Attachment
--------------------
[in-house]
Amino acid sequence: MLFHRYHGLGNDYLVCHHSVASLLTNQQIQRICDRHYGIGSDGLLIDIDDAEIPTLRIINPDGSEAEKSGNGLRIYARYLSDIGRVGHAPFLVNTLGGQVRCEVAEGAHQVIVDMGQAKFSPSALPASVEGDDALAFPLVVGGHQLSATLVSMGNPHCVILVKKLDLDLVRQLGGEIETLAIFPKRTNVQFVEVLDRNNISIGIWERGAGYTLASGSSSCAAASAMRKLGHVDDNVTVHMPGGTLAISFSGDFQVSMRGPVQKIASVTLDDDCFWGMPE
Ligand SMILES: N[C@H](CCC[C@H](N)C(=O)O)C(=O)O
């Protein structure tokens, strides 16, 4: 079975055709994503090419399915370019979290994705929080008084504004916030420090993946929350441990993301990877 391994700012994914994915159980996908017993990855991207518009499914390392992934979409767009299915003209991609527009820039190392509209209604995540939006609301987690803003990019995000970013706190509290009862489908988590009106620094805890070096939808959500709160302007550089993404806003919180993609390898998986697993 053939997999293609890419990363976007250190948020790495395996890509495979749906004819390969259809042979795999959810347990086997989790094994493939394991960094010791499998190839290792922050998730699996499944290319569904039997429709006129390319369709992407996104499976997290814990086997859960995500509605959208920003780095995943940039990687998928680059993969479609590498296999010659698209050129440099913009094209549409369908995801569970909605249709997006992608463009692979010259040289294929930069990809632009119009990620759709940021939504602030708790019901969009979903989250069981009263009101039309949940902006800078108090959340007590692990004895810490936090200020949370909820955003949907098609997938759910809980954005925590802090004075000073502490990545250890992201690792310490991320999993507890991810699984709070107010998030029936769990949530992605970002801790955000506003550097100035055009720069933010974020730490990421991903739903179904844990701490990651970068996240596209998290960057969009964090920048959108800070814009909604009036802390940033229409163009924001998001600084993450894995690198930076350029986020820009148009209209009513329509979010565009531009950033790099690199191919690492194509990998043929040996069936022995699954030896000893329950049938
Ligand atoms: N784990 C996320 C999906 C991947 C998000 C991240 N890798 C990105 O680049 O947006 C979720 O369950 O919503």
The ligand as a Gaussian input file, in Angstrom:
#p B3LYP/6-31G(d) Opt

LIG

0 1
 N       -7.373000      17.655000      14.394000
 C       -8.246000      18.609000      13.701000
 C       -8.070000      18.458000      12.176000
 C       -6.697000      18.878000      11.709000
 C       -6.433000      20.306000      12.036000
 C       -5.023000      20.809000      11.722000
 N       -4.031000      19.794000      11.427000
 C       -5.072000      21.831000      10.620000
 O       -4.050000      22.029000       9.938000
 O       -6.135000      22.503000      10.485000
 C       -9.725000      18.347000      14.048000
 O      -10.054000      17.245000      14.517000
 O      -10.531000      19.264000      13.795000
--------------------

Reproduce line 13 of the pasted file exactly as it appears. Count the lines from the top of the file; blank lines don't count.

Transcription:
 C       -6.697000      18.878000      11.709000